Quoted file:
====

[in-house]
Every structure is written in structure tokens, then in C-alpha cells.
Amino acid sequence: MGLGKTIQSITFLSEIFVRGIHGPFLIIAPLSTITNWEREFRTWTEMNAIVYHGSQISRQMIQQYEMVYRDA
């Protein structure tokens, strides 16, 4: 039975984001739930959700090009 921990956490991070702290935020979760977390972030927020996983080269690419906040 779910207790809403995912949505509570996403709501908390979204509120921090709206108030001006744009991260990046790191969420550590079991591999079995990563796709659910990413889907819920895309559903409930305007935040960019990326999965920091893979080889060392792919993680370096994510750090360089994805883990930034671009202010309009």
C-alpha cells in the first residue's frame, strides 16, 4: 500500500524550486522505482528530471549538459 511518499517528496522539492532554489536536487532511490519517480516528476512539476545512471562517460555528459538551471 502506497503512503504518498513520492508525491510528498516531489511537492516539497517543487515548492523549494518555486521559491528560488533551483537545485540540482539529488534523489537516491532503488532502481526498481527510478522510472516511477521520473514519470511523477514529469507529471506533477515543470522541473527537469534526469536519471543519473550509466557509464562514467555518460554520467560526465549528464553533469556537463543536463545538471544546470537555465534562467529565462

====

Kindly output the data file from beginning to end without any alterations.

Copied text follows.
[in-house]
Every structure is written in structure tokens, then in C-alpha cells.
Amino acid sequence: MGLGKTIQSITFLSEIFVRGIHGPFLIIAPLSTITNWEREFRTWTEMNAIVYHGSQISRQMIQQYEMVYRDA
């Protein structure tokens, strides 16, 4: 039975984001739930959700090009 921990956490991070702290935020979760977390972030927020996983080269690419906040 779910207790809403995912949505509570996403709501908390979204509120921090709206108030001006744009991260990046790191969420550590079991591999079995990563796709659910990413889907819920895309559903409930305007935040960019990326999965920091893979080889060392792919993680370096994510750090360089994805883990930034671009202010309009």
C-alpha cells in the first residue's frame, strides 16, 4: 500500500524550486522505482528530471549538459 511518499517528496522539492532554489536536487532511490519517480516528476512539476545512471562517460555528459538551471 502506497503512503504518498513520492508525491510528498516531489511537492516539497517543487515548492523549494518555486521559491528560488533551483537545485540540482539529488534523489537516491532503488532502481526498481527510478522510472516511477521520473514519470511523477514529469507529471506533477515543470522541473527537469534526469536519471543519473550509466557509464562514467555518460554520467560526465549528464553533469556537463543536463545538471544546470537555465534562467529565462